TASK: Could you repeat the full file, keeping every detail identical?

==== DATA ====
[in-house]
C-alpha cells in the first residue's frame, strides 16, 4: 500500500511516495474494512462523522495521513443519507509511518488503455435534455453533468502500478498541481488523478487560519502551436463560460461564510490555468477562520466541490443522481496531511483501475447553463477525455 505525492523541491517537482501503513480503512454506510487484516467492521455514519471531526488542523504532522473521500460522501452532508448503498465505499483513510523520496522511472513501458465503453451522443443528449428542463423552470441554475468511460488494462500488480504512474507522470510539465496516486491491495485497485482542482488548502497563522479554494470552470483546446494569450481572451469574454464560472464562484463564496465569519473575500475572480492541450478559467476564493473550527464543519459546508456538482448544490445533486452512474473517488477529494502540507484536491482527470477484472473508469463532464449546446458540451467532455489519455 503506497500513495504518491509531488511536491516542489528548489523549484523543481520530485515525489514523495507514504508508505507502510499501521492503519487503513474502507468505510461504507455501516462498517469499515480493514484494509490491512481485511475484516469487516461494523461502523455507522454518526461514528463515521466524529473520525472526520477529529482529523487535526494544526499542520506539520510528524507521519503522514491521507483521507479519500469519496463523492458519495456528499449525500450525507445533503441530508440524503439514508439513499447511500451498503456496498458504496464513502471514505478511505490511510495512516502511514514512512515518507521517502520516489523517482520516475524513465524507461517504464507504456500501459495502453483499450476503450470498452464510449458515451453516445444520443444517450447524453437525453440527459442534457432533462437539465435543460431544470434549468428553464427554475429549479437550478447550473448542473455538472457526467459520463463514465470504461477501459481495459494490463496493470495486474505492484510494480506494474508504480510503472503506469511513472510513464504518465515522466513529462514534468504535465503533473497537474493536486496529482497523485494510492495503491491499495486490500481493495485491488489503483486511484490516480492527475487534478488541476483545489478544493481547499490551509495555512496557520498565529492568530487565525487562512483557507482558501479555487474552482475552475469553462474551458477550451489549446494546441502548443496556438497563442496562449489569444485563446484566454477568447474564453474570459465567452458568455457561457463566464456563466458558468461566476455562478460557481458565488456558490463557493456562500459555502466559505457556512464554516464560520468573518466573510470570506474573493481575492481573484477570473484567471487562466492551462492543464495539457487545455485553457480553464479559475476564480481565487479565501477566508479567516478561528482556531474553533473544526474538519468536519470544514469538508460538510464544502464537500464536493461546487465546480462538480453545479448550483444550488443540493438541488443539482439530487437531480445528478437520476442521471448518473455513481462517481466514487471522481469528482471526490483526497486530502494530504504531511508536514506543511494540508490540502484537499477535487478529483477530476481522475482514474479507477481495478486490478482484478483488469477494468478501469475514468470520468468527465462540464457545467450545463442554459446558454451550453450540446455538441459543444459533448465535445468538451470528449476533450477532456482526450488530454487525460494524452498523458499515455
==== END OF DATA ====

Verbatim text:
[in-house]
C-alpha cells in the first residue's frame, strides 16, 4: 500500500511516495474494512462523522495521513443519507509511518488503455435534455453533468502500478498541481488523478487560519502551436463560460461564510490555468477562520466541490443522481496531511483501475447553463477525455 505525492523541491517537482501503513480503512454506510487484516467492521455514519471531526488542523504532522473521500460522501452532508448503498465505499483513510523520496522511472513501458465503453451522443443528449428542463423552470441554475468511460488494462500488480504512474507522470510539465496516486491491495485497485482542482488548502497563522479554494470552470483546446494569450481572451469574454464560472464562484463564496465569519473575500475572480492541450478559467476564493473550527464543519459546508456538482448544490445533486452512474473517488477529494502540507484536491482527470477484472473508469463532464449546446458540451467532455489519455 503506497500513495504518491509531488511536491516542489528548489523549484523543481520530485515525489514523495507514504508508505507502510499501521492503519487503513474502507468505510461504507455501516462498517469499515480493514484494509490491512481485511475484516469487516461494523461502523455507522454518526461514528463515521466524529473520525472526520477529529482529523487535526494544526499542520506539520510528524507521519503522514491521507483521507479519500469519496463523492458519495456528499449525500450525507445533503441530508440524503439514508439513499447511500451498503456496498458504496464513502471514505478511505490511510495512516502511514514512512515518507521517502520516489523517482520516475524513465524507461517504464507504456500501459495502453483499450476503450470498452464510449458515451453516445444520443444517450447524453437525453440527459442534457432533462437539465435543460431544470434549468428553464427554475429549479437550478447550473448542473455538472457526467459520463463514465470504461477501459481495459494490463496493470495486474505492484510494480506494474508504480510503472503506469511513472510513464504518465515522466513529462514534468504535465503533473497537474493536486496529482497523485494510492495503491491499495486490500481493495485491488489503483486511484490516480492527475487534478488541476483545489478544493481547499490551509495555512496557520498565529492568530487565525487562512483557507482558501479555487474552482475552475469553462474551458477550451489549446494546441502548443496556438497563442496562449489569444485563446484566454477568447474564453474570459465567452458568455457561457463566464456563466458558468461566476455562478460557481458565488456558490463557493456562500459555502466559505457556512464554516464560520468573518466573510470570506474573493481575492481573484477570473484567471487562466492551462492543464495539457487545455485553457480553464479559475476564480481565487479565501477566508479567516478561528482556531474553533473544526474538519468536519470544514469538508460538510464544502464537500464536493461546487465546480462538480453545479448550483444550488443540493438541488443539482439530487437531480445528478437520476442521471448518473455513481462517481466514487471522481469528482471526490483526497486530502494530504504531511508536514506543511494540508490540502484537499477535487478529483477530476481522475482514474479507477481495478486490478482484478483488469477494468478501469475514468470520468468527465462540464457545467450545463442554459446558454451550453450540446455538441459543444459533448465535445468538451470528449476533450477532456482526450488530454487525460494524452498523458499515455